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30th anniversary of Cyclone Tracy -

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30th anniversary of Cyclone Tracy

Reporter: Murray McLaughlin

MAXINE McKEW: This Christmas marks the 30th anniversary of Cyclone Tracy, the devastating storm
that killed 65 people and left tens of thousands homeless. Survivors are travelling to the Top End
from interstate and overseas to attend a commemoration tomorrow night. And three decades on, there
is still argument in the town about who did what after the disaster. Murray McLaughlin reports.

MURRAY MCLAUGHLIN: Morrie Maloney now lives in Queensland. He returned to Darwin this week to check
out the city he was living in 30 years ago when Cyclone Tracy wrecked the place. His old
neighbourhood of Alawa, 15 minutes from the central business district, is green and serene these
days. On Christmas Day 1974, Alawa and most of the city was flattened.

MORRIE MALONEY: You couldn't drive a car down the street. There was just rubble everywhere -
roofing iron, timber, bits of houses, fibro.

MURRAY MCLAUGHLIN: Morrie Maloney's house was blown apart like the rest of his street. His tale of
his survival as his house collapsed is as prosaic as thousands of others.

MORRIE MALONEY: We got the two children, then we put them in a cupboard. But then a bit later on it
got worse, so we went up into the hallway, got a mattress out and put it on the floor, so we sat
there.

MURRAY MCLAUGHLIN: Morrie Maloney's family were among 25,000 residents who were flown out of Darwin
in the week after the cyclone - the biggest airlift since World War II. Another 10,000 left by
road. The evacuation was directed by Major-General Allan Stretton, who had just been appointed to
head the new Natural Disasters Organisation.

MAJOR-GENERAL ALLAN STRETTON: We had 45,000 people in the ruins of Darwin with no water, no
reticulated water, no electricity, no sewerage and a great danger of an outbreak of cholera and
other diseases.

JOHN MEDCALF (FORMER QANTAS CREW): I still get emotional.

MURRAY MCLAUGHLIN: John Medcalf was flight service director on one Qantas jumbo jet which evacuated
nearly 700 survivors on one flight in the week after Tracy. That number stood as a world record for
many years.

JOHN MEDCALF: It has this effect on me. What must it have done to those people?

MURRAY MCLAUGHLIN: Qantas was at first reluctant to join the airlift out of Darwin.

MAJOR-GENERAL ALLAN STRETTON: Qantas sent a senior pilot up. He had a look at the airfield, which
was still pretty ropey, and came to the conclusion that it wasn't on to fly a jumbo jet out. I then
showed him some of the refugees - women and children - still in a state of shock, and he then
virtually changed his mind and decided it was worth the risk.

JOHN MEDCALF: We just filled every possible nook and cranny that we could on the aircraft. The
mothers - I just remember the mothers, who probably really understood what was happening. You can
just imagine - "Am I going to have a home again? Am I going to have to start all over again?"

MURRAY MCLAUGHLIN: General Stretton's service as el supremo in Darwin is marked by a permanent
display at the NT museum. But there is criticism that he credited his service too highly.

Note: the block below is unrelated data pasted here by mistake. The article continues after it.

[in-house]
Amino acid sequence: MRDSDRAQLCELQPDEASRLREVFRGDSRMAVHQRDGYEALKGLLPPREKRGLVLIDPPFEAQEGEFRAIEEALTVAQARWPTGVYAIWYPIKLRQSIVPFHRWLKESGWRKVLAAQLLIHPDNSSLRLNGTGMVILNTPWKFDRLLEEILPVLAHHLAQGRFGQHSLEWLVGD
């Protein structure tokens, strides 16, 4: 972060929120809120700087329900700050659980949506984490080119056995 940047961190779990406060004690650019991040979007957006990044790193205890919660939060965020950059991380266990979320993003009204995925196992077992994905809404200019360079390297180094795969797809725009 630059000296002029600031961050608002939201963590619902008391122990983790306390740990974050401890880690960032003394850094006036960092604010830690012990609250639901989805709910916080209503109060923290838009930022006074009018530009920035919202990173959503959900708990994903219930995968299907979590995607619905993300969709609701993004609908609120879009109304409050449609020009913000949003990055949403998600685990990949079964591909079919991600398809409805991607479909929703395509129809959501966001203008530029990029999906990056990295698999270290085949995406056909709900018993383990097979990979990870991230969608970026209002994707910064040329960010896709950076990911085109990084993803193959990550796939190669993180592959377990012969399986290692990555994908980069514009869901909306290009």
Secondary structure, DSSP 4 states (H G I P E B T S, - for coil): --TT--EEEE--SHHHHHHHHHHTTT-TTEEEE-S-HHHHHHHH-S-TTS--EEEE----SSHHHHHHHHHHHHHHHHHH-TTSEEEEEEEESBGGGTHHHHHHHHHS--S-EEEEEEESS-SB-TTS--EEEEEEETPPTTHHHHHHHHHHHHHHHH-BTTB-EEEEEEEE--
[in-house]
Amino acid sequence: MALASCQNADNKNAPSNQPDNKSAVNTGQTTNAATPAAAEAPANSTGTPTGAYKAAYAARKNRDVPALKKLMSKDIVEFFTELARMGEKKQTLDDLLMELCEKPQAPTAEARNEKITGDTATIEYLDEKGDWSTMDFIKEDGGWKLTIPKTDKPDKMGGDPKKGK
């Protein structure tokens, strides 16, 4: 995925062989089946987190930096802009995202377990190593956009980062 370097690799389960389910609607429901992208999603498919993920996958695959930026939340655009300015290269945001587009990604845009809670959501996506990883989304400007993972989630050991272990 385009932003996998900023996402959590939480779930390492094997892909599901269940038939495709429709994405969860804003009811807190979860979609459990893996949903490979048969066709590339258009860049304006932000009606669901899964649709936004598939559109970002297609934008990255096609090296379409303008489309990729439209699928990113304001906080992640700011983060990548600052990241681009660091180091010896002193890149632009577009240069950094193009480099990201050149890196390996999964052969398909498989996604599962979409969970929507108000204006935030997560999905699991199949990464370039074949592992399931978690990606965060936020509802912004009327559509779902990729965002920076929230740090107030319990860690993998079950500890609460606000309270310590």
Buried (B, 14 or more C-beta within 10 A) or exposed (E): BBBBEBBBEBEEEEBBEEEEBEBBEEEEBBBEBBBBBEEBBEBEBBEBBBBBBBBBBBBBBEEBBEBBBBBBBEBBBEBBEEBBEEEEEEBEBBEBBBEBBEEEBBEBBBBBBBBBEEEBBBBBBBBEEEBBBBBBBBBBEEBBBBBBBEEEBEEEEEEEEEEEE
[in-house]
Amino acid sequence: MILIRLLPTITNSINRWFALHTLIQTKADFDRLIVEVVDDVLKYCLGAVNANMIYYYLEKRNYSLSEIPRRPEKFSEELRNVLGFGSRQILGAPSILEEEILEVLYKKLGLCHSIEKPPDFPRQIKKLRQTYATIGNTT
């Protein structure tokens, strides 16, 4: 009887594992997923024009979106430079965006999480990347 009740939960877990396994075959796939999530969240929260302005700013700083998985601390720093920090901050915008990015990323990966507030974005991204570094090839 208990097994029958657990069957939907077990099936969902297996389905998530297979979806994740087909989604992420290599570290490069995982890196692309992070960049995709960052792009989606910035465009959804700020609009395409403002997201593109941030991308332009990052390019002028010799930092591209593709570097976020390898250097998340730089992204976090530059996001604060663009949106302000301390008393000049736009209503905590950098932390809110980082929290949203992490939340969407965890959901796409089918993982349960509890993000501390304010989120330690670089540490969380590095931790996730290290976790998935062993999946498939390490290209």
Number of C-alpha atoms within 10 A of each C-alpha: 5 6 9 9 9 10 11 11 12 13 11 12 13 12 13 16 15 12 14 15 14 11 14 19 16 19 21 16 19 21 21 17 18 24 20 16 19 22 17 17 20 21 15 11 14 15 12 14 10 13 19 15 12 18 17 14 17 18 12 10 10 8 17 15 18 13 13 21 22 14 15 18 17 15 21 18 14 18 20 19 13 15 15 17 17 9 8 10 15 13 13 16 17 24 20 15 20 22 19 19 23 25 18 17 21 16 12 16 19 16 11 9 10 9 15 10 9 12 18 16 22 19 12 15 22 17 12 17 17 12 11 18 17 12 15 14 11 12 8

PETER FORREST (HISTORIAN): All of the essential decisions, all the ground work, had been done by
local people before General Stretton arrived.

MAJOR-GENERAL ALLAN STRETTON: There seems to be some sort of a campaign to establish that the local
officials carried a great part of the evacuation. Of course they did. I've been saying that for 30
years.

MURRAY MCLAUGHLIN: In fact, General Stretton did give credit to the locals from the moment he
landed in Darwin.

MAJOR-GENERAL ALLAN STRETTON (NEWSREEL): I'm getting tremendous support from all local officials.
The people here are marvellous.

MURRAY MCLAUGHLIN: Tracy's impact was traumatic for most. For some, it was more relaxing. Linda
Hassall now runs an inner Darwin cafe. Christmas Eve 30 years ago, she managed a suburban pub and
closed up around midnight.

LINDA HASSALL (FORMER HOTEL MANAGER): The Aborigines had been outside, but now there were windows
broken - they'd gone with the first onslaught of the cyclone - they were in the pub.

MURRAY MCLAUGHLIN: John Ah Kit, now a Territory Government minister, had also been drinking at same
hotel.

JOHN AH KIT (NT MINISTER): There was a few people that found the best and safest spot, and that was
in the coolroom in the fridges. They had a beer and waited for the cyclone to subside. They came
out a bit tipsy, but nevertheless, it was a fortress for them.

MURRAY MCLAUGHLIN: Linda Hassall and her staff were relegated that night to the kitchen coolroom,
while her customers crowded the big bar fridges.

LINDA HASSALL: All we had was vegetables; they still had a bar full of booze to carry on with! It
must have been about 6 o'clock after, and we came out, and I was just absolutely awestruck. I
couldn't believe it.

MURRAY MCLAUGHLIN: Darwin's official wind recording instrument had been destroyed at 3am when there
was a gust of 217km/h. This new instrument should withstand speeds up to 370km/h. And the weather
office now has sophisticated computer modelling and receives better satellite and radar pictures.

JIM ARTHUR (BUREAU OF METEROLOGY): All this enables us to more accurately pick the current
position, pick the current movement, pick the future movement. Mind you, the performance that we
provided 30 years ago for Tracy was very good at that time.

MURRAY MCLAUGHLIN: Morrie Maloney will be joining other Cyclone Tracy survivors for a commemoration
tomorrow night.

MORRIE MALONEY: The time thing's before or after Tracy. So yeah, there's a bit of emotion tied up
with it, that's for sure.

MAXINE McKEW: Now you know - when in doubt, head for the coolroom! Murray McLaughlin there.